A man who slit the throats of his 3-year-old daughter and her mother one year ago was found guilty of two counts of first-degree murder Thursday by an Alexandria Circuit Court jury despite his attempt to be found not guilty by reason of insanity.
Simon Bahta, 35, killed his ex-girlfriend Seble G. Tessema, 27, and their daughter, Eden. The woman and child were found dead April 11 in an apartment in the 300 block of South Reynolds Street.
The jury deliberated for a little more than two hours. Sentencing deliberations will continue Friday. Also convicted of burglary, Bahta faces a maximum of two life sentences plus 20 years.
In closing arguments Thursday after a four-day trial, the prosecution and defense used graphic crime-scene photos to illustrate opposing points.
Alexandria’s Commonwealth’s Attorney S. Randolph Sengel said the violence depicted in the photos portrayed Bahta as a jealous man who executed the crime with “great control, great precision, great purpose.”
“He planned in advance and carried out two of the most brutal murders anyone can conceive of,” he said.
Sengel also said Bahta knew what he had done because he quickly left the scene, called his sister and confessed, changed his clothes and went to New York to try to evade police.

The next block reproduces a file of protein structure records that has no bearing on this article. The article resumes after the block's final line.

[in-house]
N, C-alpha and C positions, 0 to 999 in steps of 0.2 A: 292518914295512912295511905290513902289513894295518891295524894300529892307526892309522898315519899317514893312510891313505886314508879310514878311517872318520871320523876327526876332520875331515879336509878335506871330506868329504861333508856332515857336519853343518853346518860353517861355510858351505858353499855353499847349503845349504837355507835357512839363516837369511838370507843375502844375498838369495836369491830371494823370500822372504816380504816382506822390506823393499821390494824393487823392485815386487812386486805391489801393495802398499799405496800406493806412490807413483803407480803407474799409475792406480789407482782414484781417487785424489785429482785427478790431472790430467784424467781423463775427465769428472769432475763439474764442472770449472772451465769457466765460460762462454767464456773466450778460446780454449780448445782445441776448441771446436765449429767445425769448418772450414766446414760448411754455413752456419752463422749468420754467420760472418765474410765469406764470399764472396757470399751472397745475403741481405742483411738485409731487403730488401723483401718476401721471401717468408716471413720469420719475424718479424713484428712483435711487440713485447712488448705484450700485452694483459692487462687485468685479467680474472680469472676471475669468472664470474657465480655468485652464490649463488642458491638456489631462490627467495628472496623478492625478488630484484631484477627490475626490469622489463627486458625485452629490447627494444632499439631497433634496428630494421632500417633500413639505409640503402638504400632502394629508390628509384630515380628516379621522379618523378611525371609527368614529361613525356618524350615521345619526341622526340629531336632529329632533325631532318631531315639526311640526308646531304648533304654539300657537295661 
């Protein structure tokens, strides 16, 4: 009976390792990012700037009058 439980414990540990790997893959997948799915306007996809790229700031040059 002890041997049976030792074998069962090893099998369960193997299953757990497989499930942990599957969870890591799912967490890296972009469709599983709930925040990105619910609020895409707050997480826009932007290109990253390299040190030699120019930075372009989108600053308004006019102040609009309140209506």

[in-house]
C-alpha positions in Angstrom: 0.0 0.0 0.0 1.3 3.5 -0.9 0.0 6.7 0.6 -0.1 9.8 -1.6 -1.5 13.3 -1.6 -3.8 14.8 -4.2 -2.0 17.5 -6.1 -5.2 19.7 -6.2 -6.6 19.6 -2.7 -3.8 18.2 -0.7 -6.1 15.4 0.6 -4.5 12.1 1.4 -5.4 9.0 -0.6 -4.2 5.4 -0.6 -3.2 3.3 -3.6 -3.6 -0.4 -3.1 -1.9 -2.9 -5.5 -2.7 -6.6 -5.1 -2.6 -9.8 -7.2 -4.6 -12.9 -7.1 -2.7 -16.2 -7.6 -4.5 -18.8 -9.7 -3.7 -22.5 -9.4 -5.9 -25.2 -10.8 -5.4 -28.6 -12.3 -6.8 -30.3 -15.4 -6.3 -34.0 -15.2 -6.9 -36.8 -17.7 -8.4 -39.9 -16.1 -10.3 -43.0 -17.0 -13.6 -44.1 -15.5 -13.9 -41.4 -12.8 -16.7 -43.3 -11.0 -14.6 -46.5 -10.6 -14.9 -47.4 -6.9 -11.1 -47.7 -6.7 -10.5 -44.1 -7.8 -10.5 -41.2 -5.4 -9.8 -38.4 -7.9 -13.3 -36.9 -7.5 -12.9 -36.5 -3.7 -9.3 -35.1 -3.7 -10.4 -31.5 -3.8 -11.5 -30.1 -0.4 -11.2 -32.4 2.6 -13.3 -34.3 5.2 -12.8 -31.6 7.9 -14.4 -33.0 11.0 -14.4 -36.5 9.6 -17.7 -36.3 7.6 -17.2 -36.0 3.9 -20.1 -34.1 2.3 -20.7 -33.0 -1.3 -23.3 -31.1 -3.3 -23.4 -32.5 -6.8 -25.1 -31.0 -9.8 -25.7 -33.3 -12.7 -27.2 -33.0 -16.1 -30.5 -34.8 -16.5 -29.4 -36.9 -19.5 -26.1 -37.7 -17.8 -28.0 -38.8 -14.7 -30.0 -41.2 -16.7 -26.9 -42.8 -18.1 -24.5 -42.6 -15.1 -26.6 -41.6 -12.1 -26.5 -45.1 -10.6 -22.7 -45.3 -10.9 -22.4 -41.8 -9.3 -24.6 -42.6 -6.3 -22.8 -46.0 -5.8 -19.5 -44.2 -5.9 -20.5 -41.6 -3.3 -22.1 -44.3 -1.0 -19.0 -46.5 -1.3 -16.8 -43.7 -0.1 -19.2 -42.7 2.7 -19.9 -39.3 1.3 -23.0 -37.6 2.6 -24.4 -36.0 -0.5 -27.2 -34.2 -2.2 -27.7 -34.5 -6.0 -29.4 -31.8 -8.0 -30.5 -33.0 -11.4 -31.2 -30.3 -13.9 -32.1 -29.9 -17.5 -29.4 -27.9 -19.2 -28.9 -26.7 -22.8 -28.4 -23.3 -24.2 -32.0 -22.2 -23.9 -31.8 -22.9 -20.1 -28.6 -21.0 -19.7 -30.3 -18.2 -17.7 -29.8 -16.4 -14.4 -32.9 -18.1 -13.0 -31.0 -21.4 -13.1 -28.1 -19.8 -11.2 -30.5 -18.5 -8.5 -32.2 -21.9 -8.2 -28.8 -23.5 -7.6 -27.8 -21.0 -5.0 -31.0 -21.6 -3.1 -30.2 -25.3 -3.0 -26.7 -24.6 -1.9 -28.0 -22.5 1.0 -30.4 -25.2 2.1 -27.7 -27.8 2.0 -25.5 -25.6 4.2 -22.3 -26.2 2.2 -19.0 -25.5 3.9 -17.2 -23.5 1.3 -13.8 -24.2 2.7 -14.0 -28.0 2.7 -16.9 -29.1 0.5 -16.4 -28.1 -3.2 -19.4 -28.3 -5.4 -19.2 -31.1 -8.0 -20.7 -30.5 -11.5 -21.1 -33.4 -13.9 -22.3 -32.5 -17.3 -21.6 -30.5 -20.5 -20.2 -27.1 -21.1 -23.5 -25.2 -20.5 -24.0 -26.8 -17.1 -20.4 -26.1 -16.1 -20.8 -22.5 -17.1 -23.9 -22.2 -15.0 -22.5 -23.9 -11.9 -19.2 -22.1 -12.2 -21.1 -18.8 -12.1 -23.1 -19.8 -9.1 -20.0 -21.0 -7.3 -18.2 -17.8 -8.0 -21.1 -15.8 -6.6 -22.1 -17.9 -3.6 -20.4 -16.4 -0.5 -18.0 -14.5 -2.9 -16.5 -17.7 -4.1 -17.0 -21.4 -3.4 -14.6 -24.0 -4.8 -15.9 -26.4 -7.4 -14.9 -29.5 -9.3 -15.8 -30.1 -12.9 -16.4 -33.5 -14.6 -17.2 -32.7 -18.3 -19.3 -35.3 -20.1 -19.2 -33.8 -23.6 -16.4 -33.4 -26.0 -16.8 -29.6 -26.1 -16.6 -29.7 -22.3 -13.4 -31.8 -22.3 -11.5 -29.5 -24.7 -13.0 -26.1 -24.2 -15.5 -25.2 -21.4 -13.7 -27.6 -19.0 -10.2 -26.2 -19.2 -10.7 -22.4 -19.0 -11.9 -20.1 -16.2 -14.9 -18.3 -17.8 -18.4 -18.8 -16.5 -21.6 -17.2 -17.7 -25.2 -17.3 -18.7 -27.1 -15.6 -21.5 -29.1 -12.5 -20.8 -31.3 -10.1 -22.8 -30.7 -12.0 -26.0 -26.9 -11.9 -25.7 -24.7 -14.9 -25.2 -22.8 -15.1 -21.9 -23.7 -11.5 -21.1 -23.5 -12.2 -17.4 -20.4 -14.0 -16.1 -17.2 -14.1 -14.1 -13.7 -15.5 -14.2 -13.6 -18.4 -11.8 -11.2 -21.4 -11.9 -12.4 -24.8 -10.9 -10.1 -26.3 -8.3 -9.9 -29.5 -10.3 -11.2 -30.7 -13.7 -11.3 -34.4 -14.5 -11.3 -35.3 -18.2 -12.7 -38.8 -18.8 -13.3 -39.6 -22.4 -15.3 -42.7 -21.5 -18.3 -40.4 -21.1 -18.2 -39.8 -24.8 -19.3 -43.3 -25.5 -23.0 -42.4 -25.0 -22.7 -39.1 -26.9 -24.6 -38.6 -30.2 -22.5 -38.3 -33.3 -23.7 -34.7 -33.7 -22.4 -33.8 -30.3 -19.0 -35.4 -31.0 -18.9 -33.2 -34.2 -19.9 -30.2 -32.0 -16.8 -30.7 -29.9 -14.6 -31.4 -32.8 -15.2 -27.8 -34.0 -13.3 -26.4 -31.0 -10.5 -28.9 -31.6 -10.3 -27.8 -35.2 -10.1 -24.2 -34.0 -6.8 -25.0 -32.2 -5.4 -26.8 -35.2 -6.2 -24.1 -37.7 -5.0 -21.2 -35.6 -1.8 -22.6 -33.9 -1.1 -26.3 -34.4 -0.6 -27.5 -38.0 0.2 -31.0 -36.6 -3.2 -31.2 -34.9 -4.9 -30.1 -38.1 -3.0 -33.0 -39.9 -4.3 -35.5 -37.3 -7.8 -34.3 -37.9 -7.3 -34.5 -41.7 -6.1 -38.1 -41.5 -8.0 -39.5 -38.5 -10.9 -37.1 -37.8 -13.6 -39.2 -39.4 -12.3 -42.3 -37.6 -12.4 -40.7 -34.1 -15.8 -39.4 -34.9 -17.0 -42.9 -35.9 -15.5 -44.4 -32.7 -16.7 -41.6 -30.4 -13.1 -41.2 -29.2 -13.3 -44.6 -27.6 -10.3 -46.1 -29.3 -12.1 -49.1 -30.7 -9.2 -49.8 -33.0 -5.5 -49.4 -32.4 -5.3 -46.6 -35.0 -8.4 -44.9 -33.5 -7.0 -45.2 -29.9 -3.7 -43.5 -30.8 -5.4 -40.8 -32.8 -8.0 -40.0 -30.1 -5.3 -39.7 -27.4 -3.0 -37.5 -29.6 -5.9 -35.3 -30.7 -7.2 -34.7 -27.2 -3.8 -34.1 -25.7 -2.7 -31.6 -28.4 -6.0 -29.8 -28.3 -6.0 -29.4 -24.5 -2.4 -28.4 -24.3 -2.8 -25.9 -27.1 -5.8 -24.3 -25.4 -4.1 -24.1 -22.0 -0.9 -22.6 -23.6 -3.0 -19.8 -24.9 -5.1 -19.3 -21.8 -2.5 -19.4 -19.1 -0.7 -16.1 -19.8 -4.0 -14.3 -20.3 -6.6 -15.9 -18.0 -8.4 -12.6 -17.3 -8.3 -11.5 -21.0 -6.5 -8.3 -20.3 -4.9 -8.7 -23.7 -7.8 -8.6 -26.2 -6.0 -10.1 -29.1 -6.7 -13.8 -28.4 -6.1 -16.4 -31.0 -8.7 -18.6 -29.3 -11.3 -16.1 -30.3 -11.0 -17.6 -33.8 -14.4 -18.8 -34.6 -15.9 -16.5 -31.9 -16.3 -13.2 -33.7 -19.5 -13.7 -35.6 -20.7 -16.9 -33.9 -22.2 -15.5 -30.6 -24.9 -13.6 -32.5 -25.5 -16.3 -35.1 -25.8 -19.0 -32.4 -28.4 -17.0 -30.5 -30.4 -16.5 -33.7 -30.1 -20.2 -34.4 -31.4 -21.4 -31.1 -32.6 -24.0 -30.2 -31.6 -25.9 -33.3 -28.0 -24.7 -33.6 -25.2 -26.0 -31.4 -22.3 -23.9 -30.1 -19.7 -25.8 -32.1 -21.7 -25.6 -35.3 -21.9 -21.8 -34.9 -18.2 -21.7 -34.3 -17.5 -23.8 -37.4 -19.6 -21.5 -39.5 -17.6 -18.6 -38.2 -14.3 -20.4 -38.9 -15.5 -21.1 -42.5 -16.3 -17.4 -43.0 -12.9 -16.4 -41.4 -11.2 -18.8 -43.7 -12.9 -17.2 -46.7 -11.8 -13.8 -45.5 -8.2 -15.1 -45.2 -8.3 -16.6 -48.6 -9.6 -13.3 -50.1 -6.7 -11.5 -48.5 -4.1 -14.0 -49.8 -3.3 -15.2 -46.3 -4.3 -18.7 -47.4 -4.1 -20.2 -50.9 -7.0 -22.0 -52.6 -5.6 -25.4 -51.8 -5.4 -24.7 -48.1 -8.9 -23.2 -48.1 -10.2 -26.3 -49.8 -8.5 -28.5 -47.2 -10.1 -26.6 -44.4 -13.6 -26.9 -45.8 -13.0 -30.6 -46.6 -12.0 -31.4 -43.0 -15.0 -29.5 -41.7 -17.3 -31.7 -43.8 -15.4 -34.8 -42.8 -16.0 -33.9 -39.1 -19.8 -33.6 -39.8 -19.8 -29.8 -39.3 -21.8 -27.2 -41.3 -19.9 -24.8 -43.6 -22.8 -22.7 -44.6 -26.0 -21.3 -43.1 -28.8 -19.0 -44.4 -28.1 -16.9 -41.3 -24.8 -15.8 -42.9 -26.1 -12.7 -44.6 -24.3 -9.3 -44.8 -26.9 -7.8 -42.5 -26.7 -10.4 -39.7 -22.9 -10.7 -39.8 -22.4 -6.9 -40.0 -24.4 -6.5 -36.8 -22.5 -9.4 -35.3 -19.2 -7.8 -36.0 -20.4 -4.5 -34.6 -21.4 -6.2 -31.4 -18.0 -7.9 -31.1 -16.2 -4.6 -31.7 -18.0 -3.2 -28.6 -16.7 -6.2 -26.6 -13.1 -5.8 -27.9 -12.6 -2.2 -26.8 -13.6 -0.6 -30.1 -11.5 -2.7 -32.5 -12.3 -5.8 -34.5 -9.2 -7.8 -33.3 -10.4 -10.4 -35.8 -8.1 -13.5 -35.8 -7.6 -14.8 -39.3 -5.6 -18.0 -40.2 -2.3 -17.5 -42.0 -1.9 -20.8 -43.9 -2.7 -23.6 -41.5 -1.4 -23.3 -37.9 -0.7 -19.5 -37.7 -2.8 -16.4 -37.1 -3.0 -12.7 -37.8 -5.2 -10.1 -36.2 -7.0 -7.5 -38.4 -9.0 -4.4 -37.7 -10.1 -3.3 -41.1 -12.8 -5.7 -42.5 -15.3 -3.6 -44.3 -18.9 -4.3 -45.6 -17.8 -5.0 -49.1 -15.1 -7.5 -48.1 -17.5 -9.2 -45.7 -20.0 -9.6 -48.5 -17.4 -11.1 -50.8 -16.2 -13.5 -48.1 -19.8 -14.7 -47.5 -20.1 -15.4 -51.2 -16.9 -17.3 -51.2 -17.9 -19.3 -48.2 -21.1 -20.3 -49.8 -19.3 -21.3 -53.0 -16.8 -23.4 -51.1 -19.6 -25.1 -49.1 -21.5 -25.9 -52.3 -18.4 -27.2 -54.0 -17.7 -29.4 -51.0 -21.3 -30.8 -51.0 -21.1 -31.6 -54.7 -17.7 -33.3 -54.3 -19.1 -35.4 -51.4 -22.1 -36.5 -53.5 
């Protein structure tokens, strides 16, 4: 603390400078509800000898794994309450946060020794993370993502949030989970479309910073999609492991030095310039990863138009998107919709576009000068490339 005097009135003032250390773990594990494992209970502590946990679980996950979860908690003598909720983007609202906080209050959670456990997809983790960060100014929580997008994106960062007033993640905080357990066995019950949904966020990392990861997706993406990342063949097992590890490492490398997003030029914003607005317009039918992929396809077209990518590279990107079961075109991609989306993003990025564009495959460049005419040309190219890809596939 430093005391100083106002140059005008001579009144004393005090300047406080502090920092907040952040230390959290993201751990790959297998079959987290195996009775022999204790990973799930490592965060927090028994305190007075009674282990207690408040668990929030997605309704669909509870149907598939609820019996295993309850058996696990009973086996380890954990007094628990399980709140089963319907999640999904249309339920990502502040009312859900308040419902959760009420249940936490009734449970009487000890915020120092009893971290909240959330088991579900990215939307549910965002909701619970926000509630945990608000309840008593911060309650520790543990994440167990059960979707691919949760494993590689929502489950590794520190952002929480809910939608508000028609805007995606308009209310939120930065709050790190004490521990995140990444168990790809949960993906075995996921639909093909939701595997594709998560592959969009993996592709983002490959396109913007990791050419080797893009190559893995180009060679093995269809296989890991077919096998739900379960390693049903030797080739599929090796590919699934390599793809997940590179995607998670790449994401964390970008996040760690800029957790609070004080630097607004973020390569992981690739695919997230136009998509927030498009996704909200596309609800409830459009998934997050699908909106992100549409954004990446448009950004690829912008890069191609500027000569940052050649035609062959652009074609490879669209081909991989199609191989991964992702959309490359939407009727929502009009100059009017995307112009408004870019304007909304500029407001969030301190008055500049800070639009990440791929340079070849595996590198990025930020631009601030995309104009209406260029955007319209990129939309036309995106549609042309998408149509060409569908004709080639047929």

Deputy Public Defender Paul Pepper did not dispute that Bahta killed Tessema and the girl. But he contended that Bahta had suffered from mental illnesses for years. “You look at these photos and the only conclusion you can draw is insanity,” Pepper said.
Bahta, upset after discovering a man’s phone number in Tessema’s online cellphone call log, called Tessema 102 times the night before the killings, according to testimony.
Bahta — also known as Simon Asfeha — and Tessema had split up after Bahta repeatedly became violent with her, according to testimony. Tessema had a no-contact order against Bahta, but the two still communicated, sometimes to coordinate visits for Eden. On the Sunday morning of the killings, Bahta had come to Tessema's apartment to pick up Eden for a scheduled visit.
But instead of waiting for a neighbor to bring down Eden as planned, Bahta went to Tessema's apartment and, within seconds, slit their throats multiple times.
In court, Bahta’s lawyer described him as a damaged man who grew up in Ethiopia and was drafted into a civil war against his will at age 14. He came to the United States as a political refugee; he met Tessema here and they started a life together.
He has received various diagnoses of mental illnesses, including impulse disorder, mood disorder and psychiatric disorder, Pepper said. In 2008, he was voluntarily admitted to a mental hospital after he smashed furniture during a fight with Tessema.
The day of the killings, Pepper said, it was as if a “balloon burst” in his mind and he feared that his life was falling apart. “He probably didn’t even know what he was doing,” Pepper said.
But Sengel said it was jealousy, not mental illness, that caused Bahta to kill.
“He loved them not as human beings but as things he possessed and controlled and dominated,” Sengel said. “He realized he can’t get what he wants anymore by beating his [girlfriend] and threatening suicide. So he committed the most selfish act: If I can’t have them, nobody can.”